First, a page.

Why the anti-suicide laws hurt society.

Sister Y has sound reasoning on the suicide issue. In this entry, she discusses the reason why anti-suicide laws hurt society as a whole.

1. People who attempt suicide and fail are often imprisoned in a hospital as a result.
2. People who attempt suicide are forcibly “rescued” and brought back to life against their will, if possible – sometimes to a state of very low quality of life, such as akinetic mutism.
3. Those who express a desire to commit suicide are often imprisoned in a hospital as a result; this process is much more humiliating and degrading than outsiders might realize.
4. The drug prohibition (drug war) means that barbiturates are unavailable – barbiturates being the only means of suicide considered humane enough to be used in states that allow physician-assisted suicide for terminally ill people.
5. Helping another person to commit suicide is prosecuted as a crime in all but the most limited situations in the few states that allow physician-assisted suicide. Suicide is the only act that is not itself a crime, but which assisting another person to commit is a crime.

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4 thoughts on “Why the anti-suicide laws hurt society.

  1. dimasok February 6 2013 at 23:46 Reply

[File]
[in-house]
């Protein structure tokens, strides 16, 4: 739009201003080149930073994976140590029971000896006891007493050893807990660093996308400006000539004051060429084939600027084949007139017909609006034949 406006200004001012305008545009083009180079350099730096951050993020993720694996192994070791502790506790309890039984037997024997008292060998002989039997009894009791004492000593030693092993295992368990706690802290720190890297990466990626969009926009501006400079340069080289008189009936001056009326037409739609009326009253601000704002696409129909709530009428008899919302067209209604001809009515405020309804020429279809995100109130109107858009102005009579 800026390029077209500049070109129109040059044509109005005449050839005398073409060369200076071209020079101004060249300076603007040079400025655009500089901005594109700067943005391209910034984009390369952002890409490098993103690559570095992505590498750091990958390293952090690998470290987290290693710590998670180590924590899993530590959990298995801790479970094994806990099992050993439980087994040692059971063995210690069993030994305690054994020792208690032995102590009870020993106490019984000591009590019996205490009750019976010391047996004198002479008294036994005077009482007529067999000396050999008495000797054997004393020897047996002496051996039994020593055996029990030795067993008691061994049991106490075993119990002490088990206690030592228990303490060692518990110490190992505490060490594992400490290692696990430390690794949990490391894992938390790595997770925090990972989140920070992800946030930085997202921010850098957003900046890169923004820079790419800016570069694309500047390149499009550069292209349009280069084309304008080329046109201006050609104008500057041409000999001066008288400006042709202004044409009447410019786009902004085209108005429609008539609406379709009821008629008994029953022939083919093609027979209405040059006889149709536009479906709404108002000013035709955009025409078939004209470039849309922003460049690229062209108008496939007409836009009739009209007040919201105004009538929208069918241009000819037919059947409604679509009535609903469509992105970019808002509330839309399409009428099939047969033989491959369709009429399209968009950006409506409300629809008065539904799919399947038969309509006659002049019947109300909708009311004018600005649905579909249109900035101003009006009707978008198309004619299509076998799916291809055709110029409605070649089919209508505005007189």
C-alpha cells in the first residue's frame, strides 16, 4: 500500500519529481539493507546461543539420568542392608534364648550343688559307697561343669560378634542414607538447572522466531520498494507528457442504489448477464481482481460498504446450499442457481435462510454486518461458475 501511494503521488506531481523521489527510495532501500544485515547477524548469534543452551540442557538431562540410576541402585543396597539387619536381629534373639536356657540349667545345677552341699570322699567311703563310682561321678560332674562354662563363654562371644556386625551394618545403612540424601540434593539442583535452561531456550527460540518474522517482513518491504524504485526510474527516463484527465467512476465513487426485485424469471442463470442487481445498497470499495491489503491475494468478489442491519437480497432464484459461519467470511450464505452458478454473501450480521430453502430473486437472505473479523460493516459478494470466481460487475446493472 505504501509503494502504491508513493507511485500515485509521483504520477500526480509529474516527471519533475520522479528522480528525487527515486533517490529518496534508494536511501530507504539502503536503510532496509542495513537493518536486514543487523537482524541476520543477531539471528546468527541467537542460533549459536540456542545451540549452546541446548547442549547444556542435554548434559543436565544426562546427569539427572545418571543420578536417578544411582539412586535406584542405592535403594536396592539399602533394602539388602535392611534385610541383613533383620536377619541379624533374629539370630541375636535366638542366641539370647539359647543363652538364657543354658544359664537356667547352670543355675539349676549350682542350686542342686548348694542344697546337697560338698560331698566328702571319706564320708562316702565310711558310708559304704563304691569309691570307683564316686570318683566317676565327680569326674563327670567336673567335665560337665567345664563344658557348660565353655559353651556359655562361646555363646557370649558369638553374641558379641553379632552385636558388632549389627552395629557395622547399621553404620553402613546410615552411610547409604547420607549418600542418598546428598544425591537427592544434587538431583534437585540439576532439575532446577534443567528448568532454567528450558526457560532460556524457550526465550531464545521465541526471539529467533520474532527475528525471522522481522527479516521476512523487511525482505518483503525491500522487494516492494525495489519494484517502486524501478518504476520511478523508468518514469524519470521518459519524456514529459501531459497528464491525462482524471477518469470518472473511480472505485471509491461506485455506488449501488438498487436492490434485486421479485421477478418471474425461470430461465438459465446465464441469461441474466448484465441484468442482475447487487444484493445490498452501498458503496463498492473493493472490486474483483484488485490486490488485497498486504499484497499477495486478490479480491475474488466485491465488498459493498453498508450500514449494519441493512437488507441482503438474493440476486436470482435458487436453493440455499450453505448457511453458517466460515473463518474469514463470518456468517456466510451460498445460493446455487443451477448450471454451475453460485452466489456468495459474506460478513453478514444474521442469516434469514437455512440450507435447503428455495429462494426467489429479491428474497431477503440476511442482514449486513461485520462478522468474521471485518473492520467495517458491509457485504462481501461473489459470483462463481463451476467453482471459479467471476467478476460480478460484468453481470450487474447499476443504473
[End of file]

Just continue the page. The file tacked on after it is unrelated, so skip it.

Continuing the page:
I was just reading it the other day :) She has so many good entries dealing exclusively with the subject. Music to my ears :)

    I totally agree with her. As someone who is suicidal by default, I stand behind her every word.

  2. dimasok February 6 2013 at 23:46 Reply

    Here’s what she said in her interview:
    “But, to me, the fun and interest in the world do not do a bit to make up for pain. This is a feature of my psychology, and has nothing to do with the much-debated Benatar asymmetry – but it’s true, neither emotional joy nor physical pleasure nor intellectual epiphany take the slightest sting away from pain and suffering. Suffering is psychologically salient, to me, and memories of pain, and expectation of pain, are psychologically available to me in a way that pleasurable memories or expectations can never be. The one simply does not weigh against the other (psychologically, and also in the wider sense of value). I don’t write about this, because I don’t think it’s interesting and I’m not sure this idiosyncrasy of my psychology is widely shared. The non-suicidal people I know, at least, do not share this experience. But it is the core of mine. No psychiatric drug has ever changed this for me.”

  3. luna920 February 7 2013 at 23:45 Reply

    It seems to me that Sister Y only wants freedom of choice when it jives with her own desires. In other areas, its fine http://theviewfromhell.blogspot.ca/2012/07/the-right-to-marry.html?showComment=1343853456522#c7455686911050863422 to impose a certain conception of the good life.

    • Francois Tremblay February 8 2013 at 1:14 Reply

      HAHAHAHA… you linked to my comment on there. Well done. :)

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